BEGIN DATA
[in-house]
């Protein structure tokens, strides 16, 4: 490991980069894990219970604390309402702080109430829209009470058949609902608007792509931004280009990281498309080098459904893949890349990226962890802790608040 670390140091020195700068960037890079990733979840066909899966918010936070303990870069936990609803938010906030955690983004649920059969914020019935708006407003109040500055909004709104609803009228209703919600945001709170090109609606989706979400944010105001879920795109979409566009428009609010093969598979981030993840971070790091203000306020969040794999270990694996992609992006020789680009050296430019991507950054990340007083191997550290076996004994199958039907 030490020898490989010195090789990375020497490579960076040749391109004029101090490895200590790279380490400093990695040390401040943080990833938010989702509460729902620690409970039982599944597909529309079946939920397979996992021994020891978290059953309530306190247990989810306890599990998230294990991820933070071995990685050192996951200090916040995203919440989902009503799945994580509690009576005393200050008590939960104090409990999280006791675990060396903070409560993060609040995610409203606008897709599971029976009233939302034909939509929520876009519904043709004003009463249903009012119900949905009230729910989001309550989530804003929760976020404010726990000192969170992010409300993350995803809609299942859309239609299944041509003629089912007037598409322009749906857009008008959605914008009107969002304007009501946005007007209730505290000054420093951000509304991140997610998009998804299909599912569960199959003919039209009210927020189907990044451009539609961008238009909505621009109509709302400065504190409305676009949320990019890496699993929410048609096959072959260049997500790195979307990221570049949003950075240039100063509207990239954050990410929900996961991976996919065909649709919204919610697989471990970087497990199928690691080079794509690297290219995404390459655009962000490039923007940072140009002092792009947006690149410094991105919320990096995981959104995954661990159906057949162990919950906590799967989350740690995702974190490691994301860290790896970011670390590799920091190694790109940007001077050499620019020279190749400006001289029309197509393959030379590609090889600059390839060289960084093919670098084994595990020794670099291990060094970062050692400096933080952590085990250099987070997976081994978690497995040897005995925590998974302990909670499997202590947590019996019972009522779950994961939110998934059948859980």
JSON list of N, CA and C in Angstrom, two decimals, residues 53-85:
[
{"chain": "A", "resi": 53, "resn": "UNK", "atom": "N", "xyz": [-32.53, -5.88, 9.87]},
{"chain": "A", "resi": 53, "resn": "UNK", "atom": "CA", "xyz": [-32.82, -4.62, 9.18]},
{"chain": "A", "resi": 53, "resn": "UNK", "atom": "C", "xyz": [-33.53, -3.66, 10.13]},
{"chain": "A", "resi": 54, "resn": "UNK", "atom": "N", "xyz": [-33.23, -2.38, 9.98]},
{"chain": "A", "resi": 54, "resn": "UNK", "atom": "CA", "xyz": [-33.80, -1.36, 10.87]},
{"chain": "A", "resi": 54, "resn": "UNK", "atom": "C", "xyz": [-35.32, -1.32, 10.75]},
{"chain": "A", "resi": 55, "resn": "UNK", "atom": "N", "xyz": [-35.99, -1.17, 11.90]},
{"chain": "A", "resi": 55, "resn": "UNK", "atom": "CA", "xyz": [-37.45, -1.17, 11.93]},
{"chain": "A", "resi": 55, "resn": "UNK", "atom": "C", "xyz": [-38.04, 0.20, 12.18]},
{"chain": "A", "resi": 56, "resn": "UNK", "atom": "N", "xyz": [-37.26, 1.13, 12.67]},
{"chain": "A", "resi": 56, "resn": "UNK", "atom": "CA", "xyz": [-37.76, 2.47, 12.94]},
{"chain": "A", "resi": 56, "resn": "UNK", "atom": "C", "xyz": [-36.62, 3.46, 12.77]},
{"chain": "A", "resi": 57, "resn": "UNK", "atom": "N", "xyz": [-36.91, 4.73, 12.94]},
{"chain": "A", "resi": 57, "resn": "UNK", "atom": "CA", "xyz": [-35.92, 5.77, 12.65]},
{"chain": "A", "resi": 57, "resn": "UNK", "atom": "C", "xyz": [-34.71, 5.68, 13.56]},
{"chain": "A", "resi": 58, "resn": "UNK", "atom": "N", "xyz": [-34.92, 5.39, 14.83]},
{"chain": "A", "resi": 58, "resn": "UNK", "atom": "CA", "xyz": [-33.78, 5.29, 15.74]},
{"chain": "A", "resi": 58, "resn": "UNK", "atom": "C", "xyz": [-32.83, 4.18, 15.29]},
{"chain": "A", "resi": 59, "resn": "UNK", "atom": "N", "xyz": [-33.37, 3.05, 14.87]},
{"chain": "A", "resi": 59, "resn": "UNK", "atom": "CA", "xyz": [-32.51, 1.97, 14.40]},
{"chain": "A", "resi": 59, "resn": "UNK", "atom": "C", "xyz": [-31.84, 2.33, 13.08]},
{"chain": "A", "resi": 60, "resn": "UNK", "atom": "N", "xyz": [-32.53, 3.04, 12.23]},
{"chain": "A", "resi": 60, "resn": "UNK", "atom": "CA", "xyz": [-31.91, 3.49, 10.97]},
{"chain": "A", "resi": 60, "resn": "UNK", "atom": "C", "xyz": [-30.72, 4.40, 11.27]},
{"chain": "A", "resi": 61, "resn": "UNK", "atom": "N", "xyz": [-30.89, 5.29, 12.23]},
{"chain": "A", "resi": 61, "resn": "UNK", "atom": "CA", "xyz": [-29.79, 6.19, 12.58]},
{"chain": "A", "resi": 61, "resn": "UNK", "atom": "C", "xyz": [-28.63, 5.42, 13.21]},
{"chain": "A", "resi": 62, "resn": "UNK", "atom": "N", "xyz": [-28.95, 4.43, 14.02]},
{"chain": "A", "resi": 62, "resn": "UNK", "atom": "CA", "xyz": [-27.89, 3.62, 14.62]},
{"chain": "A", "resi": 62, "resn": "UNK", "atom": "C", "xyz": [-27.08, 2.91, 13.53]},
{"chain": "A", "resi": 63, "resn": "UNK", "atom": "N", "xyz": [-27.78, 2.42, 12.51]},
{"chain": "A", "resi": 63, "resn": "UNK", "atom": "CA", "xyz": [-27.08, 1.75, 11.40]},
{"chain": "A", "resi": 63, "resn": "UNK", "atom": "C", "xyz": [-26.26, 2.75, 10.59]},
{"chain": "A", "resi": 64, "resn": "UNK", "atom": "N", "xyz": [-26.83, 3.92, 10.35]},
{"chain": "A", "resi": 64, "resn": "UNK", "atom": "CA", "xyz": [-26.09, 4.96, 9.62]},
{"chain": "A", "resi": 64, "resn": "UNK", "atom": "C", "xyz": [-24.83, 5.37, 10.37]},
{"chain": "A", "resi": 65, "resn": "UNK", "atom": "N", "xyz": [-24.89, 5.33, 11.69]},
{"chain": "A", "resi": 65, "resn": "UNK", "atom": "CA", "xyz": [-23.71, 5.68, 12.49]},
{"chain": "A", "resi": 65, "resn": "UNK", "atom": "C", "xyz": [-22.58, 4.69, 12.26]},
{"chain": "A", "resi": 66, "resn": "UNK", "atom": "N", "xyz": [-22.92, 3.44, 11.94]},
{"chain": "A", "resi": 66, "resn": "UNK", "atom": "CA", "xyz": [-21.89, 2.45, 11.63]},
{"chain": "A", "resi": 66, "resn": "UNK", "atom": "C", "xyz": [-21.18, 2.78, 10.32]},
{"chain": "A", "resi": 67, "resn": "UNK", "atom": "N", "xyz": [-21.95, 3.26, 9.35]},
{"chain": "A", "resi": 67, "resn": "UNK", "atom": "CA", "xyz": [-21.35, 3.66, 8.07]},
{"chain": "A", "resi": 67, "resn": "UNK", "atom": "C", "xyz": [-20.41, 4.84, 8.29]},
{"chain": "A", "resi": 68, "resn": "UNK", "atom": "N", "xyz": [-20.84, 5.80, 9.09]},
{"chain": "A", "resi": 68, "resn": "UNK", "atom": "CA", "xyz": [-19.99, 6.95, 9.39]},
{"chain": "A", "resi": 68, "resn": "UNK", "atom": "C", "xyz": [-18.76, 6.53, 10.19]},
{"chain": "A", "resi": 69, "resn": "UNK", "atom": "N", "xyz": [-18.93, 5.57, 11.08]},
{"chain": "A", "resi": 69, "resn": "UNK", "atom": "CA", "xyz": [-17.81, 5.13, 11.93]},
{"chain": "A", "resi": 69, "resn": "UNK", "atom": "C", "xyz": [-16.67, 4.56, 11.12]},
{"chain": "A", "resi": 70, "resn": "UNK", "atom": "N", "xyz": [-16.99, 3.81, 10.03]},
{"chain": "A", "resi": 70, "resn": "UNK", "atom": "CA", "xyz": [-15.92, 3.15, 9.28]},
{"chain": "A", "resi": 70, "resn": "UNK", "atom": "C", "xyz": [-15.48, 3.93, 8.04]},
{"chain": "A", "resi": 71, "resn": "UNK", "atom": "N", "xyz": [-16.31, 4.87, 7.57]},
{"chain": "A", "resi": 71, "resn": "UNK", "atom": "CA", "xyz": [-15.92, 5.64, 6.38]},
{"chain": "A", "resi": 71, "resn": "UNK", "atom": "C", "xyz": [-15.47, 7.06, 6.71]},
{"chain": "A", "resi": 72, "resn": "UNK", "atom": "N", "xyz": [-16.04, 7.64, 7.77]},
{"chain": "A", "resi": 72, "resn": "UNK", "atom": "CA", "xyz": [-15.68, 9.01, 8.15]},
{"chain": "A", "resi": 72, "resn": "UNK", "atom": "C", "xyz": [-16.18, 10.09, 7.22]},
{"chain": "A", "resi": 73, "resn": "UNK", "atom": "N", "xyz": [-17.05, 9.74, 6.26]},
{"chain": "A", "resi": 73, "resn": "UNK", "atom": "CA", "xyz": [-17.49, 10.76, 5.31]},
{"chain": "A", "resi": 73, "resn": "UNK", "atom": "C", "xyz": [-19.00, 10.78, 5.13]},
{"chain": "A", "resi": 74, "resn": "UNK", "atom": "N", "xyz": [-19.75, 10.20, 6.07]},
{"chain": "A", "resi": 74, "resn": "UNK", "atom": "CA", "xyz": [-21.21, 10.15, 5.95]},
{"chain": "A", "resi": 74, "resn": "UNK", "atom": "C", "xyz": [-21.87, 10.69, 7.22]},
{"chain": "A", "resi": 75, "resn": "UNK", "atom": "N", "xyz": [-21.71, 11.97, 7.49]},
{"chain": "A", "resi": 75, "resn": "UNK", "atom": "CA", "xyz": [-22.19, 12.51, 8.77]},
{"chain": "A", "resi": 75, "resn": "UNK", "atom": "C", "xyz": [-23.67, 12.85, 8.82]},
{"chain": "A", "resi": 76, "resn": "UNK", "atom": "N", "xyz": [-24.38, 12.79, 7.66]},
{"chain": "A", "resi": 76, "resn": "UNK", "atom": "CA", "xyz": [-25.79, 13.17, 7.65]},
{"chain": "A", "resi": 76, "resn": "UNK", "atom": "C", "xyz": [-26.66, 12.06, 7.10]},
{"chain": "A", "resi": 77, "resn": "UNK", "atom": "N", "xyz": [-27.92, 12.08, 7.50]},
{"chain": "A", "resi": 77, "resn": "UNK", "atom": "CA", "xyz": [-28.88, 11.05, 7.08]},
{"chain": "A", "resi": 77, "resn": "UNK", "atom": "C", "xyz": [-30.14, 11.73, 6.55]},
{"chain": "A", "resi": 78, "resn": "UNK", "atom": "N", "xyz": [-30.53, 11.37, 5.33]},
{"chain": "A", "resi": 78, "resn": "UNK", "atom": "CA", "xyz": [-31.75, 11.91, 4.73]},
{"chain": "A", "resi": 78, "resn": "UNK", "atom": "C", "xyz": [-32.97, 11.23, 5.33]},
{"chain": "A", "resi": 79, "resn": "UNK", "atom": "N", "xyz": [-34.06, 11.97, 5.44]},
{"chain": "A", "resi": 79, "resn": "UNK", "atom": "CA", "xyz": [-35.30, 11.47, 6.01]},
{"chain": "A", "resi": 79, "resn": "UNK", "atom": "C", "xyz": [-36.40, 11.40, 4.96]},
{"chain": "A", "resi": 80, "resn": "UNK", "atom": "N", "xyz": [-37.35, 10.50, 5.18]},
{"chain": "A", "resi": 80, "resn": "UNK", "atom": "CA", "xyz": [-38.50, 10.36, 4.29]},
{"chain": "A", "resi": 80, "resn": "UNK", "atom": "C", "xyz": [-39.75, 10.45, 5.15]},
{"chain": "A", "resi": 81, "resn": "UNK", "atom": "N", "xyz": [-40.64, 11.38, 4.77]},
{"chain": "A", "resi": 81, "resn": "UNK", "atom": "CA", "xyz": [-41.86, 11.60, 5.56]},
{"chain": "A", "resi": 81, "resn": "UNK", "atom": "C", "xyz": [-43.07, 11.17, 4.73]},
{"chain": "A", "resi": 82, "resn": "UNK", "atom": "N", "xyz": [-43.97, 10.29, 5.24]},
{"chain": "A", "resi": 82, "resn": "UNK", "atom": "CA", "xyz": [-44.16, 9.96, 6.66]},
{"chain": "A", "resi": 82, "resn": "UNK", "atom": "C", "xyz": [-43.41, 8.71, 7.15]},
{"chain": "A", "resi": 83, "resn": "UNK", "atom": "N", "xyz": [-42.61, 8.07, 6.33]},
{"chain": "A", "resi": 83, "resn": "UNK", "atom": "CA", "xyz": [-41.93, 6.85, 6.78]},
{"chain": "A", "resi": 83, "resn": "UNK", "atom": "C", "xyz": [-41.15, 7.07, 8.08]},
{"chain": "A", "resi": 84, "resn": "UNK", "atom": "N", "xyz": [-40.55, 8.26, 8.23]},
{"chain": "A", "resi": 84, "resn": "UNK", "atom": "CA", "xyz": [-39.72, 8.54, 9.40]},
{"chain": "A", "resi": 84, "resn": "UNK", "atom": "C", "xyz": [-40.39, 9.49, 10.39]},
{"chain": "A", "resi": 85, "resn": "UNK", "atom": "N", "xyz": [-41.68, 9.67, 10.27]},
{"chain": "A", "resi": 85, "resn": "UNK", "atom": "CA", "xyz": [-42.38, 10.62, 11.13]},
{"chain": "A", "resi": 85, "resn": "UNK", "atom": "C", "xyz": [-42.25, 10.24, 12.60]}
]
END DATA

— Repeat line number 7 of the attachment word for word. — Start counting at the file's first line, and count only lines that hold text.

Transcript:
{"chain": "A", "resi": 53, "resn": "UNK", "atom": "C", "xyz": [-33.53, -3.66, 10.13]},